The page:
When Abel Tasman became the first European to come to this headland in 1642, he named it Rocky Cape. In 1770, James Cook changed the name to Cape Foulwind, after his ship the Endeavor was blown offshore by "foul" winds. We followed the Cape Foulwind trail, along the cliffs and over farmland, to the fur seal colony at Tauranga Bay. Don't you just love the name??
The cliff side portion of our walk at Cape Foulwind had this view.
Several fan tails were our constant companions on all our walks. They are never still and often would flit within a few inches of us. I thought they were coming close to protect their nests, but I later found out that they are just looking for any insects that human movement might stir up.
The Cape Foulwind Lighthouse.
As we rested at one of the vistas along this walk, what should appear but this friendly hen. This is a weka (also known as a Māori hen); it is a flightless native bird of NZ.
Wekas are known for being friendly and curious. They like to steal shiny objects. Obviously, this weka thought that a backpack on the ground was fair game.
It is hard to believe that this particular area was once home to a rock quarry.
Wall Island at Cape Foulwind is free from the predators, and a safe place for birds to breed.
The fur seal colony at Tauranga Bay.
This view looks over Tauranga Bay toward the small village of the same name.
The map of our walk at Cape Foulwind.
After leaving Cape Foulwind we eventually found ourselves on the Great Coast Road. This drive reminded us of the Great Ocean Road in AU; we stopped at multiple vistas.
This was one of our favorite stops along the Great Coast Road.
Paparoa National Park
Another stop along the Great Coast Road was at Paparoa NP. In this park our hikes included the following: the Punakaiki Pancake Rocks and Blowholes Walk , Pororari River Track and the Truman Track.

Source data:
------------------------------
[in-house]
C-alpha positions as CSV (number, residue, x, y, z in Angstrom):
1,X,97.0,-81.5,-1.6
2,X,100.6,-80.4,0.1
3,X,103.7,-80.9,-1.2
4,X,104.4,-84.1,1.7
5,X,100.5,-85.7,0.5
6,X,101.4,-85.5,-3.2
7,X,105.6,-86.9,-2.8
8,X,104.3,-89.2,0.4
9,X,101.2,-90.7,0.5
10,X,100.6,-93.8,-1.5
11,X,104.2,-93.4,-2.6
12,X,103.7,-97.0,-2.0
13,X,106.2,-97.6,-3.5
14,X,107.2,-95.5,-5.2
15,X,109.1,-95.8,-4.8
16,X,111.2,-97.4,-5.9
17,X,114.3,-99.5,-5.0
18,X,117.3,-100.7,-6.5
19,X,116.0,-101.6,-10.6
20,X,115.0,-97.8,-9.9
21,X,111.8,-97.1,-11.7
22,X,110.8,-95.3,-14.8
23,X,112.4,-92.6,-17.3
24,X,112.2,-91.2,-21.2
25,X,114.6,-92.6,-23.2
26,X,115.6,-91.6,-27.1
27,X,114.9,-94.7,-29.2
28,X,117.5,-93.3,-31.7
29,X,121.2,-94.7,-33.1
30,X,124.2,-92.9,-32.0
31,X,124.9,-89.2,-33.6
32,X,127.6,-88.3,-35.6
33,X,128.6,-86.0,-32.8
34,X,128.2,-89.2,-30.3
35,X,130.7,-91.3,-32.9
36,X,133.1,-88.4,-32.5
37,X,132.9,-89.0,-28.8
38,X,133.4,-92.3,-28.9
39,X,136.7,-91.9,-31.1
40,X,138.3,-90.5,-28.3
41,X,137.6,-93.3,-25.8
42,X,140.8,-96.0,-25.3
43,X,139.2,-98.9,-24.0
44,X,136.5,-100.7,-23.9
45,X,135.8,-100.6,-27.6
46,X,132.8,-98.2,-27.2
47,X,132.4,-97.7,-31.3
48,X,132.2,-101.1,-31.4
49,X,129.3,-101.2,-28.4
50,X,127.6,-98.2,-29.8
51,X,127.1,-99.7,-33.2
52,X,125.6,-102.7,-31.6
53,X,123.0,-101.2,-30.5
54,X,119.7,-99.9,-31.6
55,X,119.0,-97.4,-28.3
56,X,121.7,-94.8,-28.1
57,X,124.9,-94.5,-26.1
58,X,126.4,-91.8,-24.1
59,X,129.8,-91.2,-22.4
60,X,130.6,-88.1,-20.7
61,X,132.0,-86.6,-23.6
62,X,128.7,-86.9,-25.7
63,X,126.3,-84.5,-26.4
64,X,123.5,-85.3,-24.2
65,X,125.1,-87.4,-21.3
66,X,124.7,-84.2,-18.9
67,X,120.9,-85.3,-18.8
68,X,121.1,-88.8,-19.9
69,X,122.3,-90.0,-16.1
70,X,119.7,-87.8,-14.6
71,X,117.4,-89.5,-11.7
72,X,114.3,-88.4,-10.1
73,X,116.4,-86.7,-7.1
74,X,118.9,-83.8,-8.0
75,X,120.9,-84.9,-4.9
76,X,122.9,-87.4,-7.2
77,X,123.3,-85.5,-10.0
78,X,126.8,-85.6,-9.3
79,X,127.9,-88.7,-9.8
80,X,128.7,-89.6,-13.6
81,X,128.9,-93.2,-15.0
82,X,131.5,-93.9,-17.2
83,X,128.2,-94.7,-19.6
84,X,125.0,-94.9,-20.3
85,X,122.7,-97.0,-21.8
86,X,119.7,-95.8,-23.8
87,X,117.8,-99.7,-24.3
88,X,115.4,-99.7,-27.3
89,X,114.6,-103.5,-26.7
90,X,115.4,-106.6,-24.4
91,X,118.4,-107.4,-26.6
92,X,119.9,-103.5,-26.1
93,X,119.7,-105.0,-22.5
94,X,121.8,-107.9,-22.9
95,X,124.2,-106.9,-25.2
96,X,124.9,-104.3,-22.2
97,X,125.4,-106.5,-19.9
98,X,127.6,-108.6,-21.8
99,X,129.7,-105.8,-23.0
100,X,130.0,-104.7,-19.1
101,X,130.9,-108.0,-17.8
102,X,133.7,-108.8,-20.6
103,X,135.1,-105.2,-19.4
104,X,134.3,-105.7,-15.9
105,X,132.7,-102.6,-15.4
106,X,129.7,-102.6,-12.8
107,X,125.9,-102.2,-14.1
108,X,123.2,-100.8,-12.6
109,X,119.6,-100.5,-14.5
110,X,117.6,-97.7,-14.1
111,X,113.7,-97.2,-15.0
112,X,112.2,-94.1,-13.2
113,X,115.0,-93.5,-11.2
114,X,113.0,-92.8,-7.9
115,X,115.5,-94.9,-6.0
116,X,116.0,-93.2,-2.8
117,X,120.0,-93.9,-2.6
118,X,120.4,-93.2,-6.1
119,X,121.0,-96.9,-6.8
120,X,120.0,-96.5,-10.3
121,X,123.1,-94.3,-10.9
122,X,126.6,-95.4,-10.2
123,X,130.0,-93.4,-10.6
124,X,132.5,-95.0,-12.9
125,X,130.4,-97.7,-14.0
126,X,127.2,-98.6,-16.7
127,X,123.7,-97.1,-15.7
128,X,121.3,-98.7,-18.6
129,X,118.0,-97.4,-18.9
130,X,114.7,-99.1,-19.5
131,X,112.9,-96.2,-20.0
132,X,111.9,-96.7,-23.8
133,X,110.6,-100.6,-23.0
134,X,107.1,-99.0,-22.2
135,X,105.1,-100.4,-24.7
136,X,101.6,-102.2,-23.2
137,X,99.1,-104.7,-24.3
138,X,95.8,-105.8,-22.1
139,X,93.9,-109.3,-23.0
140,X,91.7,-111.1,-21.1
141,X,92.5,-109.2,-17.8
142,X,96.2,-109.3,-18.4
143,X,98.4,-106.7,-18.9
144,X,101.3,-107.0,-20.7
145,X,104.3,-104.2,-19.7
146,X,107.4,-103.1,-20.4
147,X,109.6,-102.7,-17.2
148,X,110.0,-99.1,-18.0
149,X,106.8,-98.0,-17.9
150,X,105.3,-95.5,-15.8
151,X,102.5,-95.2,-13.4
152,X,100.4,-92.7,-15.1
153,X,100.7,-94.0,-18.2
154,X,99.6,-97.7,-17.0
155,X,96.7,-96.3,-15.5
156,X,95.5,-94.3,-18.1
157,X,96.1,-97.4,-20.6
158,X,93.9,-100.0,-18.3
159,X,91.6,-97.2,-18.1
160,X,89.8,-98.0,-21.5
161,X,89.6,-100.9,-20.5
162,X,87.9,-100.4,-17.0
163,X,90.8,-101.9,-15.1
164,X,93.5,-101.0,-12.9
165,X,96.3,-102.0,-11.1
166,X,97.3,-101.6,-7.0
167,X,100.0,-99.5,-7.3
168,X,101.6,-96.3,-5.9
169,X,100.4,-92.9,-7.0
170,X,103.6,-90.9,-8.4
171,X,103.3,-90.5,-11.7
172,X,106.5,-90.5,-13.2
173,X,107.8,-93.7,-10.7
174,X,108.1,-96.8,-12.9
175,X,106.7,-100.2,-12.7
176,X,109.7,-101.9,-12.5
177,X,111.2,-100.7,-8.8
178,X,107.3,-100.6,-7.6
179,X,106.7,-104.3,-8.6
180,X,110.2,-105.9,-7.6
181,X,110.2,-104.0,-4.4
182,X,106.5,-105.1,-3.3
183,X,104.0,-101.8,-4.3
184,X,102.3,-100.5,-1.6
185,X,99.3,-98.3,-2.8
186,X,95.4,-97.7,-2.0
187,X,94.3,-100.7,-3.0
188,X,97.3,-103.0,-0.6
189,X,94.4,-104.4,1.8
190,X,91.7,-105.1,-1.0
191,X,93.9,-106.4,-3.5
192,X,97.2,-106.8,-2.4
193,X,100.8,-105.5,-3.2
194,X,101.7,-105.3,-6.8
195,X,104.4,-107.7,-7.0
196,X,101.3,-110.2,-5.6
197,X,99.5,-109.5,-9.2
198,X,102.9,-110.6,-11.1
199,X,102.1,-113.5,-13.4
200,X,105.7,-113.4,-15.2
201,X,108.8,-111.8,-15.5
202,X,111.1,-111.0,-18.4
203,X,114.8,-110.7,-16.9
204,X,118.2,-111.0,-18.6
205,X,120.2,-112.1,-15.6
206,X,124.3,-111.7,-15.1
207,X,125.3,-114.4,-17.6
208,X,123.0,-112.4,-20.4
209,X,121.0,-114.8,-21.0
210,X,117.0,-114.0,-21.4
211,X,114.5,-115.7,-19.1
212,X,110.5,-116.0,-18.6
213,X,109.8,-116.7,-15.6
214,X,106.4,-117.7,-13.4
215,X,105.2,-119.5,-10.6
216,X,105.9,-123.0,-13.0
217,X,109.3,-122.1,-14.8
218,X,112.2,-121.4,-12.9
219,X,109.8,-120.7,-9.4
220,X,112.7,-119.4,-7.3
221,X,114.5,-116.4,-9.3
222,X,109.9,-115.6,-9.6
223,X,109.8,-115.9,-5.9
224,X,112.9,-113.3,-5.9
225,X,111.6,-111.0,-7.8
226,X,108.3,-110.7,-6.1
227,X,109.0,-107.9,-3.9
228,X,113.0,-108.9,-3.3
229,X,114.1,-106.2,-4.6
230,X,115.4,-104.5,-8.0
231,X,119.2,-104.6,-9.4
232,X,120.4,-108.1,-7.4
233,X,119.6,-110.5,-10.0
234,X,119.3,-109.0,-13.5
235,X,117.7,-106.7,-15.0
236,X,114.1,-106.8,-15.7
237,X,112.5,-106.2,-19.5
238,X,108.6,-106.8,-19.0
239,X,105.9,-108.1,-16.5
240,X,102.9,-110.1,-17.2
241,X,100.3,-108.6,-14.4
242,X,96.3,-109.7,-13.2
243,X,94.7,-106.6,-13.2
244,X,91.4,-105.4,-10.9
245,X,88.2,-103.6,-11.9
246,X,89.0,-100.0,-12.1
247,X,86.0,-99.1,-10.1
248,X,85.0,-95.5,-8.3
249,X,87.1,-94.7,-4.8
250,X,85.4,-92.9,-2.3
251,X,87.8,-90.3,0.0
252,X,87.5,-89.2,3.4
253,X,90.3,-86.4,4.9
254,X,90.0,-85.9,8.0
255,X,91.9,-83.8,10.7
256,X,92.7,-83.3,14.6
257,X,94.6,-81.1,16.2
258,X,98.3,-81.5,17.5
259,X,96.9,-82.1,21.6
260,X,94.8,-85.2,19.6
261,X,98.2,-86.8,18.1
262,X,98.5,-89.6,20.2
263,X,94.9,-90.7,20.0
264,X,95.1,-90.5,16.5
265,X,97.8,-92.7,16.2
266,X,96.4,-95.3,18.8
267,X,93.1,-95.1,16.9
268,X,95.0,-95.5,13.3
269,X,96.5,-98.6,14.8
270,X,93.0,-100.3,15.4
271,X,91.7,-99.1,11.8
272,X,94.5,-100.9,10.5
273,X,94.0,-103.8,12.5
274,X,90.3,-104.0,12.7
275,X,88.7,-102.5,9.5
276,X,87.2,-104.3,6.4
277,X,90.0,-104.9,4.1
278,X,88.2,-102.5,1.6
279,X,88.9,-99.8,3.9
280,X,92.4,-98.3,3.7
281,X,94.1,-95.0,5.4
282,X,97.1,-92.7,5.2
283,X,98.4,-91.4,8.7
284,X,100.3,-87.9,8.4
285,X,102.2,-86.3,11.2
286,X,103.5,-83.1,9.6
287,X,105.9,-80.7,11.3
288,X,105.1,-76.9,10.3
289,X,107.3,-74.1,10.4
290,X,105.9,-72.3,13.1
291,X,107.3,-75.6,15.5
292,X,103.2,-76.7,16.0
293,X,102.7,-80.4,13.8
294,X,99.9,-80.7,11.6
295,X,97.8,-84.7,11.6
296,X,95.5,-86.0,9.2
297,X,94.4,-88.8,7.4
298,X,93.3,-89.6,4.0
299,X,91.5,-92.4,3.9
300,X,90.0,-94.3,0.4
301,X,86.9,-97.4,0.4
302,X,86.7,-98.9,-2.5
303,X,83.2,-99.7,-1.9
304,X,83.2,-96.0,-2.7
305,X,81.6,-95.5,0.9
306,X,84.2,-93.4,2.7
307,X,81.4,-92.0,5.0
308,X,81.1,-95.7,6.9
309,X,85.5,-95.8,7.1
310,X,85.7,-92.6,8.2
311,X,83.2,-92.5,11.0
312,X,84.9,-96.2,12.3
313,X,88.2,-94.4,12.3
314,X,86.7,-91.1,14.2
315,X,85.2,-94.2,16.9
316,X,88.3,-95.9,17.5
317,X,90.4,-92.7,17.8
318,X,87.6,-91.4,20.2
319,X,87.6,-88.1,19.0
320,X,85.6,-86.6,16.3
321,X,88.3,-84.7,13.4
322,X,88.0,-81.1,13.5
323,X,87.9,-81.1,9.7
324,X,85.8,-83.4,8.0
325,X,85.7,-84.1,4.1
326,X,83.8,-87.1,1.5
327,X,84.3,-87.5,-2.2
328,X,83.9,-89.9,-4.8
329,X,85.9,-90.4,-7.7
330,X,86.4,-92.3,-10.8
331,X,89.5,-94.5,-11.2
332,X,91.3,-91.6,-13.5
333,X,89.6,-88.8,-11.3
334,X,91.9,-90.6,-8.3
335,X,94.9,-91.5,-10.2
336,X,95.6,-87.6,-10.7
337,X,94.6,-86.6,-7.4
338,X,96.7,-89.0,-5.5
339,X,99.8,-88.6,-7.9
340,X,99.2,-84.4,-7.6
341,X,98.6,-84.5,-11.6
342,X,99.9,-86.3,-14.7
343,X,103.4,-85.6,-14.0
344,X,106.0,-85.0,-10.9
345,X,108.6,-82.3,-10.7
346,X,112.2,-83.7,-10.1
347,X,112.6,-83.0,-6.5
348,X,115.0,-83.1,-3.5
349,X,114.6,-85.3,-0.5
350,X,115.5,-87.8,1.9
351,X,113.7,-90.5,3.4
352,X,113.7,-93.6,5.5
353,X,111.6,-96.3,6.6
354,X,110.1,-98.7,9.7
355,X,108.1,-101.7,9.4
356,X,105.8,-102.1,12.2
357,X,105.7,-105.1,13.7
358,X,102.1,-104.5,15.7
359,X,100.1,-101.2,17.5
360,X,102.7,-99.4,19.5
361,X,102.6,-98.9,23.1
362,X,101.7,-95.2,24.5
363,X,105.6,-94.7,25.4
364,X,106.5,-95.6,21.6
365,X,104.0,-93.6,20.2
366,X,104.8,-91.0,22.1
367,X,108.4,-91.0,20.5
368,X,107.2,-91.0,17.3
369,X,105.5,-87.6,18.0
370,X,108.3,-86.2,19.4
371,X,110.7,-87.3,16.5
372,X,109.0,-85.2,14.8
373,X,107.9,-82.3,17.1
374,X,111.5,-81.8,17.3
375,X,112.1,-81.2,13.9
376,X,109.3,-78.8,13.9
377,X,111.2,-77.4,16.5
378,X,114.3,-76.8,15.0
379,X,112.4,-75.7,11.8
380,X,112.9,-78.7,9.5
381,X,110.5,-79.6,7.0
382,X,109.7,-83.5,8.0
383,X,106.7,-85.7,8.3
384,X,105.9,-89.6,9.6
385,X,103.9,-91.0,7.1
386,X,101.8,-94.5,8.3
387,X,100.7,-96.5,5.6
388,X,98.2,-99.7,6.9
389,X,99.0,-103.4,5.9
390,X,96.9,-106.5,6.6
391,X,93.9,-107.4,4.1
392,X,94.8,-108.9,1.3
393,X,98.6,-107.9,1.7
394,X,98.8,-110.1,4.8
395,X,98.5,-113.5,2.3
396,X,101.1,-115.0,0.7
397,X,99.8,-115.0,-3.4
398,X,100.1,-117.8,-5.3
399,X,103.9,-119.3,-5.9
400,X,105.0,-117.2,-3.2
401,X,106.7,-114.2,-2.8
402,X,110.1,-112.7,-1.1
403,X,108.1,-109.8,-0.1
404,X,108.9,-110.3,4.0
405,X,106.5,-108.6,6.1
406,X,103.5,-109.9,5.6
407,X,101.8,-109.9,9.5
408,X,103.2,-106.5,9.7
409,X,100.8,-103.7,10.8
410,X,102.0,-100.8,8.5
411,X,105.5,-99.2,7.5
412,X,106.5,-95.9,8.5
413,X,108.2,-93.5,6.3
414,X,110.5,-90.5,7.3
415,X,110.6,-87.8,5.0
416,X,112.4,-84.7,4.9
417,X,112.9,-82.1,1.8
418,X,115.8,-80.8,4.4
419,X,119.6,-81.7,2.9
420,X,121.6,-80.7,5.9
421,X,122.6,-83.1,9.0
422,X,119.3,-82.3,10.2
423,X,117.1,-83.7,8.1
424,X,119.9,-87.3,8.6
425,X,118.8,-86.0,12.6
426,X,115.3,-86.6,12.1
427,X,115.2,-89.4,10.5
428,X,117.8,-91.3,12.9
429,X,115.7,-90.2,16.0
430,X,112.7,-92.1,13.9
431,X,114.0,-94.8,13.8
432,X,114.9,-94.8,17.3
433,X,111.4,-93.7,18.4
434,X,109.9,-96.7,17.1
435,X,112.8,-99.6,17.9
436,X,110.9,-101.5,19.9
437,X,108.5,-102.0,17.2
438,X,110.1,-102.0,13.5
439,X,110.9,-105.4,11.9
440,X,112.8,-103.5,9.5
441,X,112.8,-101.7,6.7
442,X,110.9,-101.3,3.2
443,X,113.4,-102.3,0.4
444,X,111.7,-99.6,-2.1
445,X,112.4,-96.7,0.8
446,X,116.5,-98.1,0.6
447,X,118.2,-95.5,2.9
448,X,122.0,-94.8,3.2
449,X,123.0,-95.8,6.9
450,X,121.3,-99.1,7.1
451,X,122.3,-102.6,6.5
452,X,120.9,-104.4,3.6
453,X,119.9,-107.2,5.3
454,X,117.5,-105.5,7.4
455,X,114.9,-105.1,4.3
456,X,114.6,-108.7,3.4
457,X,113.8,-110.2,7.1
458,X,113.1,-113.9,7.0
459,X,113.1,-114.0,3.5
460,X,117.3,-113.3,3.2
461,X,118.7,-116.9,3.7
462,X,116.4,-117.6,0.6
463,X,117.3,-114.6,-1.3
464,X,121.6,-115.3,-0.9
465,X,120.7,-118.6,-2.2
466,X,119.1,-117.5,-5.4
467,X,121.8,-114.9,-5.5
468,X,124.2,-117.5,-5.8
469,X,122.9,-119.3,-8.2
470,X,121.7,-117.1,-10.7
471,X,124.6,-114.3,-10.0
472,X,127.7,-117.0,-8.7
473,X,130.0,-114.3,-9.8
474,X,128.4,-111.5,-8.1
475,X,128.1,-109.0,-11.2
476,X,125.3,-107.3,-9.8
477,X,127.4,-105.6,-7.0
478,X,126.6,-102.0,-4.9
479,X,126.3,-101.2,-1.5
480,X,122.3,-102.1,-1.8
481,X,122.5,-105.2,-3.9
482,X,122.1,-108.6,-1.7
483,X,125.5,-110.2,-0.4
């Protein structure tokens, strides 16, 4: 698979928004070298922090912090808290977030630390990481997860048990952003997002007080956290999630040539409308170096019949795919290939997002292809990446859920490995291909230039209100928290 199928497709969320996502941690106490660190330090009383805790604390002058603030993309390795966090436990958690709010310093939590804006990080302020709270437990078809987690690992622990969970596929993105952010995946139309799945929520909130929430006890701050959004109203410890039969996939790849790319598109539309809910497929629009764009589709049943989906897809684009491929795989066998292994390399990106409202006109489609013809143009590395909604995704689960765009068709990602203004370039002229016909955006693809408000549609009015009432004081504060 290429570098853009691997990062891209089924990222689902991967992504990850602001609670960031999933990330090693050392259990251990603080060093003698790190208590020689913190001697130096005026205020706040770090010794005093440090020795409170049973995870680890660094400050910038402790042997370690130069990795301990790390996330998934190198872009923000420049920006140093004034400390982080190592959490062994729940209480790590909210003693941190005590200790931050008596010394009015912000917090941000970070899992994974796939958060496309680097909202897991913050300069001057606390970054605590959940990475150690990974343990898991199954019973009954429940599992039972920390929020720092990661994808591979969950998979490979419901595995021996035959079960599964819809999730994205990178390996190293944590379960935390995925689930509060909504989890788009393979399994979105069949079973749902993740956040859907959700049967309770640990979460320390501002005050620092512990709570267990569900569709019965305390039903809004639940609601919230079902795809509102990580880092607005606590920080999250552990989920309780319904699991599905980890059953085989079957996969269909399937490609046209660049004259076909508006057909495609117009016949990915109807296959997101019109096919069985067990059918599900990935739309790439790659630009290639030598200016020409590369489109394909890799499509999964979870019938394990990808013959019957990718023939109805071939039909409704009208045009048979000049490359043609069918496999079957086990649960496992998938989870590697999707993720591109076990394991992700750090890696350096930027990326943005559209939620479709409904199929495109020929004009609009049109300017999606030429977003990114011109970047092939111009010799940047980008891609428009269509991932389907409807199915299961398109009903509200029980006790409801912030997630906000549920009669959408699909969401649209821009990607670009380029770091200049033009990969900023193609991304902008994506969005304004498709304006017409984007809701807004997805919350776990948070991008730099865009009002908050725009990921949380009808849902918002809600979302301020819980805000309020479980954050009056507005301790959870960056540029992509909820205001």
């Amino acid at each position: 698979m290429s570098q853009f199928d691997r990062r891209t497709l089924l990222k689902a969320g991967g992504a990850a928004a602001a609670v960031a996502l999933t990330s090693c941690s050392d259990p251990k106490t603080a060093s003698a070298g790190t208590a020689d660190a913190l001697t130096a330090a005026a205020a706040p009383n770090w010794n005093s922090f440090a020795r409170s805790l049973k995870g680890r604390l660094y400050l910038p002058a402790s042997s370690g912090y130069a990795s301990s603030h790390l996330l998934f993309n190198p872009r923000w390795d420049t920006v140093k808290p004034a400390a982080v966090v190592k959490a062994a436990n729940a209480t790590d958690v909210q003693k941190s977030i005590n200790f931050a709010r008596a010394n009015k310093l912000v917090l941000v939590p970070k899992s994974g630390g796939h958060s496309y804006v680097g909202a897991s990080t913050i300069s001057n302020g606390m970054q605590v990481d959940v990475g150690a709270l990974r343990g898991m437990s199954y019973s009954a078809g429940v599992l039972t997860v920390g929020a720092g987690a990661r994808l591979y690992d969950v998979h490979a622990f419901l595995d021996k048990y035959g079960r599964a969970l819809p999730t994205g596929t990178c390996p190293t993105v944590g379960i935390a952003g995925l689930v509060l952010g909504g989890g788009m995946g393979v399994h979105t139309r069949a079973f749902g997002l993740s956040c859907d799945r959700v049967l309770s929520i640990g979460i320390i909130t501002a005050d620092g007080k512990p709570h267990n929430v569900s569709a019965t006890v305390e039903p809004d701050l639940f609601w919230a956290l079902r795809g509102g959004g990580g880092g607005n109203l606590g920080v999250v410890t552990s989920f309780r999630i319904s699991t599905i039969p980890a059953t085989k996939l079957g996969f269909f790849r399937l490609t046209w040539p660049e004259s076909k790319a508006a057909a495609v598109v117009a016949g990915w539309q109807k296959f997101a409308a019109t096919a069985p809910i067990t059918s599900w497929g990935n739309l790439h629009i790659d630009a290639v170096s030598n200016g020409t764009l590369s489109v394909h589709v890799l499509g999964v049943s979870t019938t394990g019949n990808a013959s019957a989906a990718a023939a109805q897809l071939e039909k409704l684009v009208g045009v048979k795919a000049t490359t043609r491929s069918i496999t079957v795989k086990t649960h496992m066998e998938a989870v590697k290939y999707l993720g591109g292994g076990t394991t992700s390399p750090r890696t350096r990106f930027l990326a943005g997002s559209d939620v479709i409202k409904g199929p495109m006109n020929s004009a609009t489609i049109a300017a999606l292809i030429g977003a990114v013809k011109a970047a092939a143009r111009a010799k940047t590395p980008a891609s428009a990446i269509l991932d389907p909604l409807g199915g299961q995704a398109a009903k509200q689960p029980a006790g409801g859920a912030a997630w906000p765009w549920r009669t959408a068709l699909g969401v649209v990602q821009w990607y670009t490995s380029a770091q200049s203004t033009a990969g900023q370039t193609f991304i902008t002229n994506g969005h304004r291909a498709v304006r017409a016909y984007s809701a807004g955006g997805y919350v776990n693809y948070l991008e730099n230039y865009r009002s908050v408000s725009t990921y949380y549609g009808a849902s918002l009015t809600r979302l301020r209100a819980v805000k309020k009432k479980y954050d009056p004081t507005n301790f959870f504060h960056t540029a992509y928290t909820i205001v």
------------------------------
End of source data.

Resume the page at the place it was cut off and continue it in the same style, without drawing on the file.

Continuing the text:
This is the entrance to the Pancake Rocks walkway at Punakaiki.
These are heavily eroded limestone rocks called the Pancake Rocks.
This is a close up look of a section of the Pancake Rocks.The rocks were originally formed on the ocean floor with alternating layers of sandstone and limestone. Earthquakes then lifted the ocean floor up, and the wind and rain eroded away the softer sandstone creating the horizontal slices or stacks of pancakes.
When looking at this board, it was pretty easy to see some of the creatures being formed here.
This particular blowhole at Dolomite Point, was rather subdued at the time of our visit.
A view of the Pororari River from our walk of the same name.
Of course, a certain Truman grad wasn't going to pass up checking out this track! It was named for Jim Truman from the nearby town of Greymouth. He spent two years creating the track in the 1950's. The NZ government would allow no trees or shrubs to be removed for the track; each one was uprooted and repositioned if it sat along the track.
The end of the Truman Track overlooks the Truman Beach.
We stopped on this west coast beach to look for pounamu (jade) and any other treasures we might find.